SIGNIFICANCE OF JEWISH FESTIVALS
The Passover is a reminder of our redemption from sin. It was the time when Jesus Christ, the Lamb of God, was offered as an atoning sacrifice for our sins. It is on that basis alone that God can justify the sinner. Just as the blood of a lamb sprinkled on the doorpost of Jewish homes caused the death angel to pass over those homes during the last plague on Egypt in Exodus 12, so those covered by the blood of the Lamb will escape the spiritual death and judgment God will visit upon all who reject Him. Of all the festivals, Passover is of the greatest importance. The Lord’s Supper was a Passover meal according to Matthew 26:17-27. In passing the elements and telling the disciples to eat of His body, Jesus was presenting Himself as the ultimate Passover Lamb.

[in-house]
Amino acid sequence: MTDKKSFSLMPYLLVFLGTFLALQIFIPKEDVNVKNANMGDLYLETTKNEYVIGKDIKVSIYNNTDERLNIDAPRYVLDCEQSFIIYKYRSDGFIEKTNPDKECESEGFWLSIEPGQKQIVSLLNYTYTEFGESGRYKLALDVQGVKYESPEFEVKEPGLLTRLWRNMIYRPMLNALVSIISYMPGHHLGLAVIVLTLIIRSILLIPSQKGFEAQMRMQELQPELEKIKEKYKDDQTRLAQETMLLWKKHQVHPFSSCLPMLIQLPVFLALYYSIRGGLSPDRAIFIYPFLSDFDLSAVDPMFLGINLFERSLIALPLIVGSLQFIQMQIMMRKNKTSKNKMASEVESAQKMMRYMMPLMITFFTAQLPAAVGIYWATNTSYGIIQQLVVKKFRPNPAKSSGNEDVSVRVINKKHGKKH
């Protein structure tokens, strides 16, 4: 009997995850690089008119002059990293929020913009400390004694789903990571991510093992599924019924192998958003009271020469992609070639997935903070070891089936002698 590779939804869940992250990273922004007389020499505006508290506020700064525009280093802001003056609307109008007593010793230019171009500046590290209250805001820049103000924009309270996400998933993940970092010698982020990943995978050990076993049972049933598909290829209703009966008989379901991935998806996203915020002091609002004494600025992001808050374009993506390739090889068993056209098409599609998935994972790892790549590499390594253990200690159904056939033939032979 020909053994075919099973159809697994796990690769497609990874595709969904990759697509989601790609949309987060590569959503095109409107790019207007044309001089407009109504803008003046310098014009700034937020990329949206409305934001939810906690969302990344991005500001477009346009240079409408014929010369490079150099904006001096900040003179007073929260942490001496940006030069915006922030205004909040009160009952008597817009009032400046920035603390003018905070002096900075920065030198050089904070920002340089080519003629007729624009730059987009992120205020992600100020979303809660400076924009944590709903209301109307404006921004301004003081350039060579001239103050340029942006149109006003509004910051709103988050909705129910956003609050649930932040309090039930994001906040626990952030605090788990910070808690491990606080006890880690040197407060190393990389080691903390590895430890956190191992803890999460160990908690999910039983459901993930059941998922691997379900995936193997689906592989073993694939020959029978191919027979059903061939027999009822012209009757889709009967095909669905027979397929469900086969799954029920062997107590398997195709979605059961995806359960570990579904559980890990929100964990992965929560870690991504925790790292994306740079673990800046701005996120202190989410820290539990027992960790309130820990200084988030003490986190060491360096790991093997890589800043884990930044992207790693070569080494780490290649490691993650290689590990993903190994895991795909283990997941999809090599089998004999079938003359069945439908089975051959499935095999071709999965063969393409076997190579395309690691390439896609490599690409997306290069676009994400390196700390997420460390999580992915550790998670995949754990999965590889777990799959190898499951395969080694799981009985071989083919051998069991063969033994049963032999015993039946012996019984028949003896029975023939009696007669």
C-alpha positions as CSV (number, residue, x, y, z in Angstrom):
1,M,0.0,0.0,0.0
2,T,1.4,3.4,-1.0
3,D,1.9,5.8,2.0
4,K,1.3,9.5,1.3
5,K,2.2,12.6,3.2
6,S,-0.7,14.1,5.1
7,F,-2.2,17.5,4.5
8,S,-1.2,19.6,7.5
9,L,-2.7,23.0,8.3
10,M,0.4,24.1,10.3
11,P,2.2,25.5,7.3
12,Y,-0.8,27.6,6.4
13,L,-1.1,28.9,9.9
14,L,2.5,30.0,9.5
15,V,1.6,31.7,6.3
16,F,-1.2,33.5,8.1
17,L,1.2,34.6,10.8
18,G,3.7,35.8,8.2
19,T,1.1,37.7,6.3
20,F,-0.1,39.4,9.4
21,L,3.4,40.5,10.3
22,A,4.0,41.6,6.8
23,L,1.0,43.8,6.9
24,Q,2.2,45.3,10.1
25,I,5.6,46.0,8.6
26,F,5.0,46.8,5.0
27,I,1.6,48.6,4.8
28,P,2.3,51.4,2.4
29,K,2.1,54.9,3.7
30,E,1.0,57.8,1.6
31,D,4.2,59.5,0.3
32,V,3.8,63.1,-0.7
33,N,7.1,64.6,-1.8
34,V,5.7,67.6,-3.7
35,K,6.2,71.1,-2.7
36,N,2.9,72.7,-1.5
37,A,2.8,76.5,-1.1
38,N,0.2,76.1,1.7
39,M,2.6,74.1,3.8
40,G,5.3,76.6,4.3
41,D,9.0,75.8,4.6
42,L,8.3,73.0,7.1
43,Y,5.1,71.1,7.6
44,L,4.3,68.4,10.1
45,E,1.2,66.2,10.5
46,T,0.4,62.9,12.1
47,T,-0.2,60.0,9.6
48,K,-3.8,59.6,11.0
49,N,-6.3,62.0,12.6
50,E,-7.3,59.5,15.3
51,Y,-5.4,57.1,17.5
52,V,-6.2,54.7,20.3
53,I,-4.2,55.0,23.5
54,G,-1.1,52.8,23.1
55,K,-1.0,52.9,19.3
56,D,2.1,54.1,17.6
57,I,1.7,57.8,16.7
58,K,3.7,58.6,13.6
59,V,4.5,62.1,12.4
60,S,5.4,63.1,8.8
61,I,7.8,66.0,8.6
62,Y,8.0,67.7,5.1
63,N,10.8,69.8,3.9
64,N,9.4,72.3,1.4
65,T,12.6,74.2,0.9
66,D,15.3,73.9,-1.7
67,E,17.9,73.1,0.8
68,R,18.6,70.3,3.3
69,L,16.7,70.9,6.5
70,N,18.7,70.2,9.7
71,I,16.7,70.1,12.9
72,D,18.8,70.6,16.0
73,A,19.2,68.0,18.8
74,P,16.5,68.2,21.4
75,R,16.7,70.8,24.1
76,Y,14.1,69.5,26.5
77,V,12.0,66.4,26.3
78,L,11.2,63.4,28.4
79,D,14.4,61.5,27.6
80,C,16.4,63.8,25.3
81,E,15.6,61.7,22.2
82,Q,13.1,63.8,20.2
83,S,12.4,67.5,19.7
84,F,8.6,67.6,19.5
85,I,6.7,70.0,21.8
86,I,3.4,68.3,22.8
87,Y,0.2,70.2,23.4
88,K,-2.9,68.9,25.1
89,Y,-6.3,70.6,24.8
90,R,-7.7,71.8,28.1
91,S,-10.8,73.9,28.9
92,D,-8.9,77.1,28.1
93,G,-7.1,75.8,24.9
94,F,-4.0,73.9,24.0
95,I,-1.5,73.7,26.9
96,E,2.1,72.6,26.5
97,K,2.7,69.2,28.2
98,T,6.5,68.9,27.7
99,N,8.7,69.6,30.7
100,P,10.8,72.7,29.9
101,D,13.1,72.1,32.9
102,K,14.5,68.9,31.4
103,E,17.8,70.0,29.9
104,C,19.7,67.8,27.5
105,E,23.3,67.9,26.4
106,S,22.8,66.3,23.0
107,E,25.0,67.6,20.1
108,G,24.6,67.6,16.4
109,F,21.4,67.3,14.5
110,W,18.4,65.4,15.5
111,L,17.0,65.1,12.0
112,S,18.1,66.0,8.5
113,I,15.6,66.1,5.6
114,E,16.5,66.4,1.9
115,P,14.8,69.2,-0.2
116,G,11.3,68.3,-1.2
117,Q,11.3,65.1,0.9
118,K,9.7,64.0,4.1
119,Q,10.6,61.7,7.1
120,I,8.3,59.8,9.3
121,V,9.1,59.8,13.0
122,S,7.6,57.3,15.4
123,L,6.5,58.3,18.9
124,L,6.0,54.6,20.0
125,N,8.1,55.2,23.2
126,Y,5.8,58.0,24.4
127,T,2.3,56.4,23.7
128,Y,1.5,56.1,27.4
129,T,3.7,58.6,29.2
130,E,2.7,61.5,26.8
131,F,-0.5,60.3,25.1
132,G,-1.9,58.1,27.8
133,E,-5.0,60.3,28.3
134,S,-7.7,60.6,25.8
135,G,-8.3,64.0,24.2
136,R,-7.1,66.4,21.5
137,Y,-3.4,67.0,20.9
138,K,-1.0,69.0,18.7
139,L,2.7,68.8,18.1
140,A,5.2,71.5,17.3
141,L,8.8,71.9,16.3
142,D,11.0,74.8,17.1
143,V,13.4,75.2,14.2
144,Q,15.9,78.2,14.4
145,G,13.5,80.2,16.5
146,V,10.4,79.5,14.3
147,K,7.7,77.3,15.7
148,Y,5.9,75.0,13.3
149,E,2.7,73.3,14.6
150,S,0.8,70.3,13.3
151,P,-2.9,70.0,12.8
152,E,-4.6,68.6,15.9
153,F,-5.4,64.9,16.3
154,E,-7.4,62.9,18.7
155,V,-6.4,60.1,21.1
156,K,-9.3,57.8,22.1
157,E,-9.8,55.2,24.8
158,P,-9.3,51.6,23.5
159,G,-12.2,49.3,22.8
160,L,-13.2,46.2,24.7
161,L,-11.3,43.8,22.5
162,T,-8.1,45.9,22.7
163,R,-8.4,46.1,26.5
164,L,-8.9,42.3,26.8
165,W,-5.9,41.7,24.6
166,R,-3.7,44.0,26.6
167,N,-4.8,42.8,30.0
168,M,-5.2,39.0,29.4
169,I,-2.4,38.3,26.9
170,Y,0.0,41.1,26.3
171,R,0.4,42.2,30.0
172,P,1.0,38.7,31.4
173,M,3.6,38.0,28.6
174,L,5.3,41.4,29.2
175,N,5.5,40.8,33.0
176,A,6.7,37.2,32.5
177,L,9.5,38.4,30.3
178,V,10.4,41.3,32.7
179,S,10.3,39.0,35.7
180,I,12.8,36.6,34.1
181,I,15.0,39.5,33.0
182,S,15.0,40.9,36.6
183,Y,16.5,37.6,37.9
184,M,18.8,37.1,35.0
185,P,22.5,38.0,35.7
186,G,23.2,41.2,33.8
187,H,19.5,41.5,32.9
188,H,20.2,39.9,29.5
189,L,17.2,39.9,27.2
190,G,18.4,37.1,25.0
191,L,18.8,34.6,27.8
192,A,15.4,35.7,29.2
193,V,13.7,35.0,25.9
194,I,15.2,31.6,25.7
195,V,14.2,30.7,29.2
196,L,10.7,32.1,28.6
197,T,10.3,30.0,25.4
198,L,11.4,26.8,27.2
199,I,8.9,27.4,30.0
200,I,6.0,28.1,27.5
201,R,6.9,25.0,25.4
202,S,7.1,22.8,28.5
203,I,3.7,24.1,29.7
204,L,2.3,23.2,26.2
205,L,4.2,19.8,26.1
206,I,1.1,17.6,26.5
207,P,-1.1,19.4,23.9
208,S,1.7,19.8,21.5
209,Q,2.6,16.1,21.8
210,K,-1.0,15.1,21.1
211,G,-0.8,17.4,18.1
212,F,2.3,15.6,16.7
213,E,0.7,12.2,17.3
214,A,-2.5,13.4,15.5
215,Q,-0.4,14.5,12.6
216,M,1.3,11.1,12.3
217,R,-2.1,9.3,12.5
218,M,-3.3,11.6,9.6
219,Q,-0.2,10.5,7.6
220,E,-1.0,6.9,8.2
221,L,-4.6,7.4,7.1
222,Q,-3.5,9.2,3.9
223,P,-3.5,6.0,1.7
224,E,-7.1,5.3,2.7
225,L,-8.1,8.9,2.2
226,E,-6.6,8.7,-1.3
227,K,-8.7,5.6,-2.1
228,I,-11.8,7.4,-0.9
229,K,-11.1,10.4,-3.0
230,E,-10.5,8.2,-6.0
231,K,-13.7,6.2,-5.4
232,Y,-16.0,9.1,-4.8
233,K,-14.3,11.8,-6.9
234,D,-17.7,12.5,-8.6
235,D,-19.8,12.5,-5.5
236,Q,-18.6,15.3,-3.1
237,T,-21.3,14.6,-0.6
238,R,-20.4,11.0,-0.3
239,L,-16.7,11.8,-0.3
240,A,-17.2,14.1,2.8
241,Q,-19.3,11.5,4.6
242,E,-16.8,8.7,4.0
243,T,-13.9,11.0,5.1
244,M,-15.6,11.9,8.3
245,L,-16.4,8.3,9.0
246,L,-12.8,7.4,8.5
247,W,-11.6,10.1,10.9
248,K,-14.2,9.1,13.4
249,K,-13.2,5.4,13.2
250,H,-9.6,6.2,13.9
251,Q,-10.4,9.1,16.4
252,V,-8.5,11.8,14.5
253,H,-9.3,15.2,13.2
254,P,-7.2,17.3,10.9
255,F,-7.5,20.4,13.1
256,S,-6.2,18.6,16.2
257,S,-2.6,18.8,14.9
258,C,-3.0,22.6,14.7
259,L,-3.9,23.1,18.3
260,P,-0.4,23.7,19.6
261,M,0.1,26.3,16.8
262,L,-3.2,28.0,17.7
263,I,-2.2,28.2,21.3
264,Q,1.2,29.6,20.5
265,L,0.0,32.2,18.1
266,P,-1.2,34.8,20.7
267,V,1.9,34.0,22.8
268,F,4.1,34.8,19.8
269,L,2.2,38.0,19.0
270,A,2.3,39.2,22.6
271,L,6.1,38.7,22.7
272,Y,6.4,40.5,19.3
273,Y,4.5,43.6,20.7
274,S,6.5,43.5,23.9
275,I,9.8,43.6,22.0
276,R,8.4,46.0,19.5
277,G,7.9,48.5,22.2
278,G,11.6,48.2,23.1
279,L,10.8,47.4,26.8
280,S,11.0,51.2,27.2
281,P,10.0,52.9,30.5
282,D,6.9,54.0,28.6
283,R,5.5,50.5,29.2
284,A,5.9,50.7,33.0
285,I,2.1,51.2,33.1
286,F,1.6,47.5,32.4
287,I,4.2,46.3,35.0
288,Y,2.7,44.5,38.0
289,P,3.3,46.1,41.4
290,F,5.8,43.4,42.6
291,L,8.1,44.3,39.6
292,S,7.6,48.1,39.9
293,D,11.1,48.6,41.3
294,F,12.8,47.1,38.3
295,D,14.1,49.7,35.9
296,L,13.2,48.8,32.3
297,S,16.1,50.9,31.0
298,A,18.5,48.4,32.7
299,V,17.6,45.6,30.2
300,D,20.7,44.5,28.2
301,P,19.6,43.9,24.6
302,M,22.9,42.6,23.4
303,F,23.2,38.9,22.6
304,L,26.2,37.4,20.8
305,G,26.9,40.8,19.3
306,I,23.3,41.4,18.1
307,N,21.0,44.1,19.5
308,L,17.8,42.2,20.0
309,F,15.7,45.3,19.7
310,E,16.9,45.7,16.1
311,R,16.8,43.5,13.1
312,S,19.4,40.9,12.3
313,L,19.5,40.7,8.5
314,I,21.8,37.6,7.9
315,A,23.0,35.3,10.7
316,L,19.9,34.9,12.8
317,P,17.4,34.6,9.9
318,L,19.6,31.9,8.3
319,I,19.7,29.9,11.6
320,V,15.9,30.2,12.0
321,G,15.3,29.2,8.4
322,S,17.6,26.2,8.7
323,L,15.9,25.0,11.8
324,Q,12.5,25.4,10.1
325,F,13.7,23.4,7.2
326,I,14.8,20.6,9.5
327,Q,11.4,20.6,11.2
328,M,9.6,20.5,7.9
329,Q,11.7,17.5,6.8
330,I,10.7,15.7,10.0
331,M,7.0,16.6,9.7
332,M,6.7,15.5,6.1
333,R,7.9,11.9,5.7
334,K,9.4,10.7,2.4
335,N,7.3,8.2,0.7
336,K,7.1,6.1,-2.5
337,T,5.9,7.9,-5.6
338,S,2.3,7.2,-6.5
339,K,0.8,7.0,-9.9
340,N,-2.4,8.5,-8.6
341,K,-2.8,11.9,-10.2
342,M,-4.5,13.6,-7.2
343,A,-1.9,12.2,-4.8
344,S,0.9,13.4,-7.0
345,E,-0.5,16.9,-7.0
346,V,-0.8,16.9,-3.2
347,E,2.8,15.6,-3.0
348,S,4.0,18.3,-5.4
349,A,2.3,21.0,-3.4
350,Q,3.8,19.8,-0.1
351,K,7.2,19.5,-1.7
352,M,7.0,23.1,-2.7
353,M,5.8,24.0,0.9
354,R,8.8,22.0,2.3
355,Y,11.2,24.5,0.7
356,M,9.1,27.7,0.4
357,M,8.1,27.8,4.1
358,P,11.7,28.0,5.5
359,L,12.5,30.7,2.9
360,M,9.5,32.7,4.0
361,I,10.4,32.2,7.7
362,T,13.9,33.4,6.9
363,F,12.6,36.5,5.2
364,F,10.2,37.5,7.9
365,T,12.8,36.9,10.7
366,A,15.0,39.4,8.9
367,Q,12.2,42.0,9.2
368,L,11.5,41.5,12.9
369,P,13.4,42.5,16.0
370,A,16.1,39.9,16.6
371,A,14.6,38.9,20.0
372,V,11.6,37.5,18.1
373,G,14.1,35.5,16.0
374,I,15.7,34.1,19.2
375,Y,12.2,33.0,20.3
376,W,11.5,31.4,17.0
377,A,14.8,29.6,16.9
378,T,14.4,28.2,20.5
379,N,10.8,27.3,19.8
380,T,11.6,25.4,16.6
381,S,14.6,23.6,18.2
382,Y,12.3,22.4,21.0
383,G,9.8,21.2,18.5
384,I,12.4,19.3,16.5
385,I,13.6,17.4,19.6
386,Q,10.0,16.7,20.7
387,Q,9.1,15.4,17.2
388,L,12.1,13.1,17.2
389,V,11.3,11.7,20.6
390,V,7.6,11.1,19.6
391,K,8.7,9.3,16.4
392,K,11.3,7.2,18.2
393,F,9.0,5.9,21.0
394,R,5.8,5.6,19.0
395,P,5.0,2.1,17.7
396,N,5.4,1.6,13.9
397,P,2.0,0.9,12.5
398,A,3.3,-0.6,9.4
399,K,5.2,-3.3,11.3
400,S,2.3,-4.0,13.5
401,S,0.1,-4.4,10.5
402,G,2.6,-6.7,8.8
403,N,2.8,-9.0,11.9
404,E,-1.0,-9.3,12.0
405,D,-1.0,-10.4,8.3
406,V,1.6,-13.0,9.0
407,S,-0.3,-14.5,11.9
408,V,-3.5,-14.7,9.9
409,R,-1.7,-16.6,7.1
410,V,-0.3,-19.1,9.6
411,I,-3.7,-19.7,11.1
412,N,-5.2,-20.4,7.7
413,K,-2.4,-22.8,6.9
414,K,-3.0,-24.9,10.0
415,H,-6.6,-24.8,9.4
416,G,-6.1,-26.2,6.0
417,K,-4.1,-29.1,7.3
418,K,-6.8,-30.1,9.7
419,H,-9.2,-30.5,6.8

Feast of Unleavened Bread
The Feast of Unleavened Bread followed immediately after Passover and lasted one week, during which time the Israelites ate no bread with yeast in remembrance of their haste in preparing for their exodus from Egypt. In the New Testament, yeast is often associated with evil as in I Corinthians 5:6-8 and Galatians 5:9. And just as Israel was to remove yeast from their bread, so Christians are to purge evil from their lives and live a new life of godliness and righteousness by the power of His indwelling presence. Christ as our Passover Lamb cleanses us from sin and evil, and by the power of the Holy Spirit, we are freed from sin to leave our old lives behind, just as the Israelites did.”
Feast of First Fruits